With Independence Day set to be celebrated this week, many in the arts and culture establishment are wondering why there has been no proclamation yet by Malacañang of the new National Artists who had been elected last year by the Cultural Center of the Philippines and National Commission for Culture and the Arts.
In the past, the proclamation was made around Independence Day. There is hue and cry on the Internet about the delay.
The final NCCA and CCP recommendations were transmitted to the Office of the President last October. Several months later, no official proclamation has been made.
The delay has especially riled the Nora Aunor for National Artist Movement (Nanam), which has circulated a petition asking the President to proclaim the elected National Artists this year:
“It has been eight months since Malacañang received the official and formal endorsement by the (NCCA and CCP) of six new National Artists for confirmation, proclamation, and conferment by President Benigno Aquino.
“While the Malacañang Honors Committee found the nominees worthy to be proclaimed, the petitioners are wondering why it is taking the President six months (and counting) to decide whether to proclaim (them) or not.”
Nanam reveals elected new National Artists by the CCP-NCCA board are Alice Reyes for Dance, Francisco Feliciano for Music, Cirilo Bautista for Literature, Nora Villamayor (Nora Aunor) for Film and Broadcast Arts, the late Jose Ma. Zaragoza for Architecture, and Francisco Coching for the Visual Arts.
Namam says it is making the CCP-NCCA choices public for the sake of transparency.
Netizens have criticized the delay.
Says film critic Mauro Feria Tumbocon Jr.: “There seems to be a pattern to this sitting president: slow to act, parang walang urgency. He is slow in reacting to typhoons and earthquakes, and how do we expect him to understand why we need National Artists? He just doesn’t have any insight on why the cultural sector finds it important and significant to proclaim new National Artists.”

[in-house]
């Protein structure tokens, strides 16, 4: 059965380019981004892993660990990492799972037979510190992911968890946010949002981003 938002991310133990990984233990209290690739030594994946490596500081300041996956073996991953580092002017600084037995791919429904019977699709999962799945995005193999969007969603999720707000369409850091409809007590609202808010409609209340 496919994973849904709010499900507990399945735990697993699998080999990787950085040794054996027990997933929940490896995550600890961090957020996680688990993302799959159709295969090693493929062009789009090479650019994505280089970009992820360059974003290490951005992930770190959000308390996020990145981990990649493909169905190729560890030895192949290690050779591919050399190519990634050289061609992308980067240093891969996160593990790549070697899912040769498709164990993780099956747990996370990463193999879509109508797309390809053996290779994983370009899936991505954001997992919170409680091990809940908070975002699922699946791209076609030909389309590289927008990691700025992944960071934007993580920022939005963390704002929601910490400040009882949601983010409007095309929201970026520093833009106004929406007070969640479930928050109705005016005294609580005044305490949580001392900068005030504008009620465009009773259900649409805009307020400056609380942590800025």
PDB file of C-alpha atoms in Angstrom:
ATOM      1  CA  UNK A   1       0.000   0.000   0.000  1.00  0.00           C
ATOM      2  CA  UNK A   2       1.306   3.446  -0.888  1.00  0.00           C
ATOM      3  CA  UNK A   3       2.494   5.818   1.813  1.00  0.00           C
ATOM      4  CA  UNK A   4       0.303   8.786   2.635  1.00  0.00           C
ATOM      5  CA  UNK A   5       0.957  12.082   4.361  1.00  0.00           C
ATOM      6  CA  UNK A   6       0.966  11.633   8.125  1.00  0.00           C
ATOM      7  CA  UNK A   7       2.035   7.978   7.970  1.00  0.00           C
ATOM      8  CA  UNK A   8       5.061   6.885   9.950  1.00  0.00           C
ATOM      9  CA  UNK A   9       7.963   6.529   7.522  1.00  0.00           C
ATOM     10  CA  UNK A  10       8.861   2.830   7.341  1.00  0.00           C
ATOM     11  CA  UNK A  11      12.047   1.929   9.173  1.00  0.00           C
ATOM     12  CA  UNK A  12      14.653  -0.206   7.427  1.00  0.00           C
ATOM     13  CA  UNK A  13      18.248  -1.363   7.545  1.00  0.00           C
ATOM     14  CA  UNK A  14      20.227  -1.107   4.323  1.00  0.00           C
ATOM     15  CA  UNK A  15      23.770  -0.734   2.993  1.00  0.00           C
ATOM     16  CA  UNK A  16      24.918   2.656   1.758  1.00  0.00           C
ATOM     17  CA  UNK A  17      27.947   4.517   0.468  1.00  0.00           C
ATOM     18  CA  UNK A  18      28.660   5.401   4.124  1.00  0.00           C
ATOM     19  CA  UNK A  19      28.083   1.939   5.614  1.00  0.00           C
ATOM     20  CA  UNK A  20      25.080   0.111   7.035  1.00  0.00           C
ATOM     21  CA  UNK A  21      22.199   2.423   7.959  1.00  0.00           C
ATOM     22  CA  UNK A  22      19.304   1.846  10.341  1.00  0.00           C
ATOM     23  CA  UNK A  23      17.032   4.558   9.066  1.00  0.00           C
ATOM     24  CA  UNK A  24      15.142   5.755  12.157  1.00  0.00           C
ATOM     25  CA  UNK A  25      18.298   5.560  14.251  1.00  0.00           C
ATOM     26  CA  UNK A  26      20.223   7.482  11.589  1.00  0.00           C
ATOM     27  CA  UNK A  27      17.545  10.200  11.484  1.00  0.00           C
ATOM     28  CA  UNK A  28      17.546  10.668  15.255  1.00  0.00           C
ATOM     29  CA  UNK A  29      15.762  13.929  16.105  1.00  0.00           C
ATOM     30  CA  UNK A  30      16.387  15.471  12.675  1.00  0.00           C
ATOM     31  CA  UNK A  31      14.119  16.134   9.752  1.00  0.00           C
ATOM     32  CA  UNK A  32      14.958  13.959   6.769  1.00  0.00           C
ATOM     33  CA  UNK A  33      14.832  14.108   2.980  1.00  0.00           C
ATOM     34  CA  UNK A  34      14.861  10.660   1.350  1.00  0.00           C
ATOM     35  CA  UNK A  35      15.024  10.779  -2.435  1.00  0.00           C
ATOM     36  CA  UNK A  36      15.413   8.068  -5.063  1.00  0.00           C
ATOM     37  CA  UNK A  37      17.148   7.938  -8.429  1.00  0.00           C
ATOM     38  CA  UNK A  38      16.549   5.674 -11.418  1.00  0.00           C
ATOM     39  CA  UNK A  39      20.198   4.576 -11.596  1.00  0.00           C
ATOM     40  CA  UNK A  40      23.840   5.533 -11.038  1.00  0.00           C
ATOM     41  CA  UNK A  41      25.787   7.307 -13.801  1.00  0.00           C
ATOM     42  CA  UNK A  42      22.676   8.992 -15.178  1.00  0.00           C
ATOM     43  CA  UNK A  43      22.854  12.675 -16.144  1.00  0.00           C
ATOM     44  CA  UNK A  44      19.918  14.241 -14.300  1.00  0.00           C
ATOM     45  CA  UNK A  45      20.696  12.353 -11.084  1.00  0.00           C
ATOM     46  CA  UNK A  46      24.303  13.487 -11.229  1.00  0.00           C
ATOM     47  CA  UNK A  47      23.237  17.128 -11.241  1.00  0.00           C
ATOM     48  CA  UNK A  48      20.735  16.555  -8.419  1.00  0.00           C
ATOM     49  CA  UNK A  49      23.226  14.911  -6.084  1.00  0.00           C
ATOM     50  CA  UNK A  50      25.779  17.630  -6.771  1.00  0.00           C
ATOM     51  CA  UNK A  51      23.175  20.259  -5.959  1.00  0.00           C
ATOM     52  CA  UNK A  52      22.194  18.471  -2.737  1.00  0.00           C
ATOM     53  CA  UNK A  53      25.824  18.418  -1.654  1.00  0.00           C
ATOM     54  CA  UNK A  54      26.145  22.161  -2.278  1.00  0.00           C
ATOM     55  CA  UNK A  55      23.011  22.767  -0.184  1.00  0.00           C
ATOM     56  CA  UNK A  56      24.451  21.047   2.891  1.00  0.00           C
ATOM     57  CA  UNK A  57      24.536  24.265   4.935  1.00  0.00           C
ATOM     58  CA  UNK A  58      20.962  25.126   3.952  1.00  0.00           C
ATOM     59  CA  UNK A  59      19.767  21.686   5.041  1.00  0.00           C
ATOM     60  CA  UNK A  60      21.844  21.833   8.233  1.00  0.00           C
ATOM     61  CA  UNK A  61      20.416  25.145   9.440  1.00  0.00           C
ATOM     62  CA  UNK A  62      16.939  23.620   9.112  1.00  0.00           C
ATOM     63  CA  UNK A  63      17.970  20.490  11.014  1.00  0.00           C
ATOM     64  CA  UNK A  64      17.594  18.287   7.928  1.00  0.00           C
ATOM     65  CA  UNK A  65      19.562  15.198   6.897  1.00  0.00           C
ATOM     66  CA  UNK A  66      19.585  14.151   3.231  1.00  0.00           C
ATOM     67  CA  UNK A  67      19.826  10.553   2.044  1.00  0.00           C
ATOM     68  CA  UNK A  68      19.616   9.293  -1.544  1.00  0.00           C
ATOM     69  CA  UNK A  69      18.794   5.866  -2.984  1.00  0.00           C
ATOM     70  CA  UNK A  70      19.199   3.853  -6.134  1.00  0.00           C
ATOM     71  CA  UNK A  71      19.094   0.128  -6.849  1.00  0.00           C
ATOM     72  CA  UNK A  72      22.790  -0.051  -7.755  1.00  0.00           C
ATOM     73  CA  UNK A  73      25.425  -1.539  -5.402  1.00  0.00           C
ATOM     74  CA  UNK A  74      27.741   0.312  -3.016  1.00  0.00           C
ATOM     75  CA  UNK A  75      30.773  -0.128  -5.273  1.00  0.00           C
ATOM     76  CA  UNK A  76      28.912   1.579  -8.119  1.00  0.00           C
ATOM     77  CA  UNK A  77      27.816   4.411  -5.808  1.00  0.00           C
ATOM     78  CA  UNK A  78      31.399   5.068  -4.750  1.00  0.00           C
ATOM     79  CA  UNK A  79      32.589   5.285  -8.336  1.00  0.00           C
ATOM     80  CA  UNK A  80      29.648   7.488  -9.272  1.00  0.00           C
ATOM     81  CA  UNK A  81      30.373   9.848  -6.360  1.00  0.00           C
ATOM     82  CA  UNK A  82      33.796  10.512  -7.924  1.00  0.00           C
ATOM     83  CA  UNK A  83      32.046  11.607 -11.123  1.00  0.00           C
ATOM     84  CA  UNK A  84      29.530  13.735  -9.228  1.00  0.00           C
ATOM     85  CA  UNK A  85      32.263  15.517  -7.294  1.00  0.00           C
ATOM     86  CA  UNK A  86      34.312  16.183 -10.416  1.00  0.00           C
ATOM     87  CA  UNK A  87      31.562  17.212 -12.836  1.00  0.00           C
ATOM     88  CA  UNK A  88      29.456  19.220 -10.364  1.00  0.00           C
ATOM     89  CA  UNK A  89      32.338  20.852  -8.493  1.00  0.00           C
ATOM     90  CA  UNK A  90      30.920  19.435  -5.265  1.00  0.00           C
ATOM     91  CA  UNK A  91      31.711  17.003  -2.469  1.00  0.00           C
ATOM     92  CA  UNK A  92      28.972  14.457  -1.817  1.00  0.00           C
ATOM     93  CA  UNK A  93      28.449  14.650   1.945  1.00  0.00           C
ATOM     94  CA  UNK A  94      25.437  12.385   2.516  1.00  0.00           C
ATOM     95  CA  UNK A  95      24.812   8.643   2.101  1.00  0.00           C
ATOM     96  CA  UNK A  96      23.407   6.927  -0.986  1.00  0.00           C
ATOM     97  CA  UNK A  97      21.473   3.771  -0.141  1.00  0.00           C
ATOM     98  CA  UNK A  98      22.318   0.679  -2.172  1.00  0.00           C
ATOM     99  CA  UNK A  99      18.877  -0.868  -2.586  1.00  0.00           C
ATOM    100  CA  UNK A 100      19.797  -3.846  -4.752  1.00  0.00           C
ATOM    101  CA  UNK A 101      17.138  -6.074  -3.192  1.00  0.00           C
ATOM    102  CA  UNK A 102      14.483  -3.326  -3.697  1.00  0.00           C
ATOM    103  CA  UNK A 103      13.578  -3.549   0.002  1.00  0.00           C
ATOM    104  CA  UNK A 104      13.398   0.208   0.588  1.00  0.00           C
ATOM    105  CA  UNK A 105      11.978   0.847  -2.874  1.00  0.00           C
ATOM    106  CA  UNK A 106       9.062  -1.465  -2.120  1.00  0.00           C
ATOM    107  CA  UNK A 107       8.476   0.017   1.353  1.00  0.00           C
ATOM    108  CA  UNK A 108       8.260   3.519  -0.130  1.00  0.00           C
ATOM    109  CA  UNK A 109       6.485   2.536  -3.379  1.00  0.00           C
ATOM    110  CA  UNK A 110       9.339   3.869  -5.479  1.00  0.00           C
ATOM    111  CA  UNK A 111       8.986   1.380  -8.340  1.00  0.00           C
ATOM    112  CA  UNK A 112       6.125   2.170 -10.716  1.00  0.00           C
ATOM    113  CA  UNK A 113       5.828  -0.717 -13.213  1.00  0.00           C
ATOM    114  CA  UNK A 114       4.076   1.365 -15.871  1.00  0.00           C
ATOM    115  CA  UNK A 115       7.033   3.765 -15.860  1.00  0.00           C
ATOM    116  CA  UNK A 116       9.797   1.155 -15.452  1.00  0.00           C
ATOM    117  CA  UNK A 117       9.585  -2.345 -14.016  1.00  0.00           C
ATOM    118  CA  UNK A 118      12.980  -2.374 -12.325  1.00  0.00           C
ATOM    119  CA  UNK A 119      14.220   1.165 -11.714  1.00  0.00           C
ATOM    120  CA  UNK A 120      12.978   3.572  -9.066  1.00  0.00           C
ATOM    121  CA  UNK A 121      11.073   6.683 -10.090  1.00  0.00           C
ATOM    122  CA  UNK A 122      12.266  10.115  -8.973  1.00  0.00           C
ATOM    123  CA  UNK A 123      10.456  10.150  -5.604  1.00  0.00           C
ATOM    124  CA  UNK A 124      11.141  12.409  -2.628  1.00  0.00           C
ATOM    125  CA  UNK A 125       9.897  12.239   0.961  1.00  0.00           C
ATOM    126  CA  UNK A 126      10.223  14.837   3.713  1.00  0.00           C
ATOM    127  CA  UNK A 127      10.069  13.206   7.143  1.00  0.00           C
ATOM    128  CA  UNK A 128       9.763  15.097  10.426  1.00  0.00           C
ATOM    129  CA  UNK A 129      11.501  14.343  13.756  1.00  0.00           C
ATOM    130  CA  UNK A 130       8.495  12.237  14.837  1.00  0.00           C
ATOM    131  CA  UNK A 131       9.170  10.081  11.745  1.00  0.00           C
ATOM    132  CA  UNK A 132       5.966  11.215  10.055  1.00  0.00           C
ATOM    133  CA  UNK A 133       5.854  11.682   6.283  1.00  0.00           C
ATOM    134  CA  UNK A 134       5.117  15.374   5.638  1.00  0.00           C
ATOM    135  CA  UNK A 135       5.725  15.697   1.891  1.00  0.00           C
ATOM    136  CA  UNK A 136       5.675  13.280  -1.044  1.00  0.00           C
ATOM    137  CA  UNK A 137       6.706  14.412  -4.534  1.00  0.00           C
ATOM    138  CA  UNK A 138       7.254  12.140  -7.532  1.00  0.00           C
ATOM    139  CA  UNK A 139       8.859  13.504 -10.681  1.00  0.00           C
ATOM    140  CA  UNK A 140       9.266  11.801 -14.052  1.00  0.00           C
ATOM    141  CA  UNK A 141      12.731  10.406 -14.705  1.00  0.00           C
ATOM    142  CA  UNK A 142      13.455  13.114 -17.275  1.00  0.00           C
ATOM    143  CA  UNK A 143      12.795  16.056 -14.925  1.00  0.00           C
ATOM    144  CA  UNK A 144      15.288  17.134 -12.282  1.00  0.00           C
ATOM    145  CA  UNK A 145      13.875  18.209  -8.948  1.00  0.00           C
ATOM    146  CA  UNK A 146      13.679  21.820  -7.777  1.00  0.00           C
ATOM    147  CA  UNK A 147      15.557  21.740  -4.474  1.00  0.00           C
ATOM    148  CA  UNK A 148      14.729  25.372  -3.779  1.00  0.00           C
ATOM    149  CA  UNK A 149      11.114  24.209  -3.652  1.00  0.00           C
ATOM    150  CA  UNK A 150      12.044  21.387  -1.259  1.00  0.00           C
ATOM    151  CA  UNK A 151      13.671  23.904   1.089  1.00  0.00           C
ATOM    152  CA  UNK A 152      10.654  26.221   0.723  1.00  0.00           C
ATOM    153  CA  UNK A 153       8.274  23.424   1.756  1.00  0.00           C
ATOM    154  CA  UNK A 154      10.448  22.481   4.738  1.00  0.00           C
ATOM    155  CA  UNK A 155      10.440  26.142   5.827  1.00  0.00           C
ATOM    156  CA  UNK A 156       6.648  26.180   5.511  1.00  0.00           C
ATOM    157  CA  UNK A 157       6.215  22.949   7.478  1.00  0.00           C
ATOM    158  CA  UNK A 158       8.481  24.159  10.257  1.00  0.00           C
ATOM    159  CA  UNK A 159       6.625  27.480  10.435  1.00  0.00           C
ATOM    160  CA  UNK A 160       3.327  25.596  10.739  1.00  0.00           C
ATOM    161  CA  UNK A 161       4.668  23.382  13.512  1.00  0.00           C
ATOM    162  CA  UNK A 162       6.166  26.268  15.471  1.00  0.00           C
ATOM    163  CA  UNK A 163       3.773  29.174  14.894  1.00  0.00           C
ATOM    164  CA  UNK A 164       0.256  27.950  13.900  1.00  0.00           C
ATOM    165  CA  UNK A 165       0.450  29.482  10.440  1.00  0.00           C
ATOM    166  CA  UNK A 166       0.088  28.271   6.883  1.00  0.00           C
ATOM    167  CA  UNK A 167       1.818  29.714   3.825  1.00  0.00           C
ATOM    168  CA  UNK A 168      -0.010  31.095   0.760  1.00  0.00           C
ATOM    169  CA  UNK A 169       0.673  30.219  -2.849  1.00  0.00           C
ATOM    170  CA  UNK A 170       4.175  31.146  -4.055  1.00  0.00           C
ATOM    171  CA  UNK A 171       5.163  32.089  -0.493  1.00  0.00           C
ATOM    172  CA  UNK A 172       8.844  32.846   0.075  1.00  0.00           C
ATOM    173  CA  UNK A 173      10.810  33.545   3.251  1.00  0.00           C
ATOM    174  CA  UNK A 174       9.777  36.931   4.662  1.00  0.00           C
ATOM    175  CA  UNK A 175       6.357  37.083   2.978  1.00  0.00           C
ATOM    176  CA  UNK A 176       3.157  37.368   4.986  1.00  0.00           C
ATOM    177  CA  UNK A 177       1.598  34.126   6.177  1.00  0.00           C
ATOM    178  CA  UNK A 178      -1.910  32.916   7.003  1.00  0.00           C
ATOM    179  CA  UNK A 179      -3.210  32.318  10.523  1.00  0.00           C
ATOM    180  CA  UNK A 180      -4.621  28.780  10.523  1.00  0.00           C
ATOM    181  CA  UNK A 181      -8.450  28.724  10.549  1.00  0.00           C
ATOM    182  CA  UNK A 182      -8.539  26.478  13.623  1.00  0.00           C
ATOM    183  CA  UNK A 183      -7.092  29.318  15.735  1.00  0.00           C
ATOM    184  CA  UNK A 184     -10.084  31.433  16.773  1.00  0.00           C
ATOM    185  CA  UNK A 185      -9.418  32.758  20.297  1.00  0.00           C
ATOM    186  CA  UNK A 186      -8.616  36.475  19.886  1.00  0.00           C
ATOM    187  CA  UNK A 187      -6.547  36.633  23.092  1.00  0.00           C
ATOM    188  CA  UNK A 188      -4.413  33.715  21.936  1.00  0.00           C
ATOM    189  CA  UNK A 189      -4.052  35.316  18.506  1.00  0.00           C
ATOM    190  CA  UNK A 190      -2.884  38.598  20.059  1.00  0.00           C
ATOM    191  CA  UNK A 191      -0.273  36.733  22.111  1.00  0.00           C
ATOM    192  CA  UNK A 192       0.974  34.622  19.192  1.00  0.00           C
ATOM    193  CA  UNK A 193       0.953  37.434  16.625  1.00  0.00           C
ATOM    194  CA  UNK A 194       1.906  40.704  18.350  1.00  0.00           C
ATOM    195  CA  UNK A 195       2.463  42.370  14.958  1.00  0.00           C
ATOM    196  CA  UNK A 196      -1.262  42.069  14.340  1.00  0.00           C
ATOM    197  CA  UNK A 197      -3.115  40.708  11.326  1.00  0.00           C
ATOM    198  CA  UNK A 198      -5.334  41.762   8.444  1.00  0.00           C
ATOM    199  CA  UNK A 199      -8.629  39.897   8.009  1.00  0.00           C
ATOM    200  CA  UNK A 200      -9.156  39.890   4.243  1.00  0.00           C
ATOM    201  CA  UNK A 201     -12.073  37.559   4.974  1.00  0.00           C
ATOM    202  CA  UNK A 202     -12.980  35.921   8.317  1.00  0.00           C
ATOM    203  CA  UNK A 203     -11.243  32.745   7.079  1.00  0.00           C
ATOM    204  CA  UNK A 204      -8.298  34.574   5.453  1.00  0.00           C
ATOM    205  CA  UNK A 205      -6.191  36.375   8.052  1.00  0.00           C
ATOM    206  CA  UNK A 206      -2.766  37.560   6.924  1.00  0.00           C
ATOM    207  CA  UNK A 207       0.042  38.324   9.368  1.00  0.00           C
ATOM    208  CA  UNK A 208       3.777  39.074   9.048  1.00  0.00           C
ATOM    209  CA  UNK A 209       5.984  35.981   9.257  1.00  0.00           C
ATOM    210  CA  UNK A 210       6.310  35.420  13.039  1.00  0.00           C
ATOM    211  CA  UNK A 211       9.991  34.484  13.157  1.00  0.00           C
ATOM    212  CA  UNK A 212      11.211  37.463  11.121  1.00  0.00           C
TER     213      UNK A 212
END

“Culture has always taken a back seat in any administration’s priorities,” says teacher Jane Likha Yatco. “The NCCA should have been elevated to Cabinet level a long time ago. I made it compulsory for my students last year to study and report on our National Artists. In the beginning, zero level of knowledge; show-biz names lahat ang ibinigay. It changed when they studied Edith Tiempo, F. Sionil Jose, Nick Joaquin et al. PNoy, according to his literature teacher, had been a mediocre student, but he has this chance to rise above his and his family’s past.”
No special regard
President Aquino belongs to a clan that does not have a special regard for arts and culture.
In 1990, the President’s mother, Corazon Aquino, who was president at that time, made headlines for the Malacañang screening of the cinematic embarrassment “Pido Dida,” the debut movie of her daughter Kris Aquino.
Last year, President Aquino III made it to the front page as special guest in the premiere night of “My Little Bossings,” again starring Kris and her son, another artistic embarrassment and mindless movie.
To be fair, it was President Corazon Aquino who gave pianist Cecile Licad the Presidential Medal for Excellence.
Nanam urges the President to make the proclamation soon.
“We believe that you want your platform of governance, Daang Matuwid, to be manifest as well in the arts,” the movement says, “What better way to affirm this than to give the artistic community and Filipino nation a new set of National Artists for our adulation and celebration? We need this inspiration in these uninspiring times.”